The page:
At the start of the millennium a series of corporate scandals – in which billions of dollars were lost – took place, in which a combination of fraud and greed on the parts of CEOs, CFOs and other senior executives aroused ire among the general public and policymakers. New regulations were passed, including the Sarbanes-Oxley Act (passed by the US Government in 2002 and which set new or enhanced standards for all US public company boards, management and public accounting firms.), which brought the CFO firmly into the boardroom. In so doing it created a much more even balance of power between CEO and CFO. This evolution is happening so fast that the available evidence usually has a significant time lag. For example, a survey published by the Harvard Business Review in Jan-Feb 2010 on the ‘Best-Performing CEOs in the World’ contained the surprising fact that none of the top 20 CEOs was previously the CFO of the company. That is likely to change; perhaps it is already changing.
The reason why we are confident that more and more CFOs are going to make it to the top-dog position in the future is that the objective nature of the way 21st-century companies need to operate is likely to dictate that. The CFO today is at the epicentre of corporate life as never before. Ross Woledge, Principal, CFO Practice Leader with Odgers Berndtson in Canada, says: “Diversity of experience can often make the difference if you are a CFO coveting the CEO chair. It’s clear that the CFO is expected to play much more of a commercial role today. It’s no longer acceptable to be cooped up in your office. You need to be a visible presence both inside and outside the organisation.”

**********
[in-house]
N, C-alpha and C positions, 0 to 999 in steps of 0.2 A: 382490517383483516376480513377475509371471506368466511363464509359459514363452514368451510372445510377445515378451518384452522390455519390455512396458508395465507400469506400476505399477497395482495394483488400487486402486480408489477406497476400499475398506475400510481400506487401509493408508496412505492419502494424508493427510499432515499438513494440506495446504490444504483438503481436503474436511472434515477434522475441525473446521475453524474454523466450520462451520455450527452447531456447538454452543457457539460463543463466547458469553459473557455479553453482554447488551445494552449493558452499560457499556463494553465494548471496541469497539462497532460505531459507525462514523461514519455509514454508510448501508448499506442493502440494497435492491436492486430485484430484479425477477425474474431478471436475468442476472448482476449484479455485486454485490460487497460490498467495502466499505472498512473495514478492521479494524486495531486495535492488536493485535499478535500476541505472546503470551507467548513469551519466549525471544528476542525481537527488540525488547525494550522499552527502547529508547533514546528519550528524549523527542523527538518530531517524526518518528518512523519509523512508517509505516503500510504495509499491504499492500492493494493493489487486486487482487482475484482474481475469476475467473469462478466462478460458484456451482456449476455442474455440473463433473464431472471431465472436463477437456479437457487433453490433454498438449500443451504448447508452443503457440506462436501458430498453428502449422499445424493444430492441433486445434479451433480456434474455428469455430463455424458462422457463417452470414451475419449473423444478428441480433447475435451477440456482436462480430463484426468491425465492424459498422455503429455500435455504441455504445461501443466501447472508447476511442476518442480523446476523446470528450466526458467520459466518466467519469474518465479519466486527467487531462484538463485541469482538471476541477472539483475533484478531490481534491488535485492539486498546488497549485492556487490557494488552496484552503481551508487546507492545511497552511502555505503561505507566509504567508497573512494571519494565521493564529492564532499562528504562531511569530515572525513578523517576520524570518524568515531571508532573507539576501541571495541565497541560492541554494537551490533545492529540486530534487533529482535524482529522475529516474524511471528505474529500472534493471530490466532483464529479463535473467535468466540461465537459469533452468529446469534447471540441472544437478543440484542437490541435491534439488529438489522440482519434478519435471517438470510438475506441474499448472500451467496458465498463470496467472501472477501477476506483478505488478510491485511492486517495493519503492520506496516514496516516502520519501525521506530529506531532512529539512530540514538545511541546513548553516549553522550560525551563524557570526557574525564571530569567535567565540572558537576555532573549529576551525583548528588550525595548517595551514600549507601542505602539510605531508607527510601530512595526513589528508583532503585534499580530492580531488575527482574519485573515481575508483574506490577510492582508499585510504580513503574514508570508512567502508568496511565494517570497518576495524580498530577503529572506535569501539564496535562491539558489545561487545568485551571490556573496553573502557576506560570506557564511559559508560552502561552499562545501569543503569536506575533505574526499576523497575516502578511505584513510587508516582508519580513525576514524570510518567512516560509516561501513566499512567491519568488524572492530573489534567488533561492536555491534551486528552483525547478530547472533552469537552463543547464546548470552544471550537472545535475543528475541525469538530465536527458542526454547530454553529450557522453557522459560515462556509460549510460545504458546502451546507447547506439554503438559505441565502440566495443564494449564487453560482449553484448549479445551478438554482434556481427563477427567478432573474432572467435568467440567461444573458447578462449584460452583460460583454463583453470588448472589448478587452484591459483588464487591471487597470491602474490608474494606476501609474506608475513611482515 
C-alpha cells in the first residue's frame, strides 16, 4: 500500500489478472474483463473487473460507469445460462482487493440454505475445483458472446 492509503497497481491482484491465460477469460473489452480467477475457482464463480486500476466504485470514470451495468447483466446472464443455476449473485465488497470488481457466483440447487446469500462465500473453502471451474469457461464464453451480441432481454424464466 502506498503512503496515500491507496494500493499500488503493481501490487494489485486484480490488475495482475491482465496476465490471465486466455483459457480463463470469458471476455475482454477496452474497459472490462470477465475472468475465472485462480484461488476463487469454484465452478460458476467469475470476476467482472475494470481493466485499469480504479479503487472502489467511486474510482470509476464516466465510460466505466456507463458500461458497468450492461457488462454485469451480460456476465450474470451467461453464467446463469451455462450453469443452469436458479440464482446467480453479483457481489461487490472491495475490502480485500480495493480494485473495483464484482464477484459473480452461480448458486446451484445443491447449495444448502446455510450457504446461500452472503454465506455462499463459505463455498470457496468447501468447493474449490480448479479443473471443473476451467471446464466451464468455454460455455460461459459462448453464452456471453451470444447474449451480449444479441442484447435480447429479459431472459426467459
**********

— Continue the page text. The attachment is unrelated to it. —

This necessary breadth of experience is highlighted in The Chief Financial Officer: What CFOs do, the influence they have, and why it matters4, published by The Economist, where author Jason Karaian makes the point that the evolution in the CFO role is symbiotic; it’s not just the CFO function that has expanded and is far more influential today than ever before; this is also reshaping the way companies work. Companies increasingly rely on big data to determine all manner of things, and the CFO occupies the commanding heights of data. The CFO is charged with interpreting this ever-expanding data and is assumed to have all the answers. This gives them a much higher profile, both on the Board and beyond. This is perhaps the perfect background to mount a challenge for the CEO position. Exceptional listening, talking and communication skills are today a sine qua non, as is a capacity for building strong teams, calling for a talent for collaboration and empathy; both ‘soft’ (emotional intelligence) and ‘hard’ (understanding of IT and data, not just numbers) skills are increasingly expected from the CEO.
Don’t be afraid to improvise
In June last year the Wall Street Journal interviewed Indra K. Nooyi, Chair and CEO of PepsiCo, who was formerly the company’s CFO. Her interview both explained why CFOs have become more attractive to Boards for the CEO role, and the challenges that lie ahead for anyone contemplating the step up: “The reason CFOs became considered for CEOs at all is because regulations, Sarbanes-Oxley, confused the hell out of boards and CEOs. And the world has become more complex; transformations have to be done of companies. People have often said being a CEO is like conducting a symphony orchestra. The problem is that CEOs don’t have music that’s given to them with a set structure; we have to make up music as we go along. In many ways, being a CEO is like leading a jazz orchestra. You improvise … CFOs tend to be good at a [structured role, like playing in a traditional symphony], and when [CFOs become CEOs] you move to a jazz structure.”
From bean counter to jazz aficionado – what could be easier?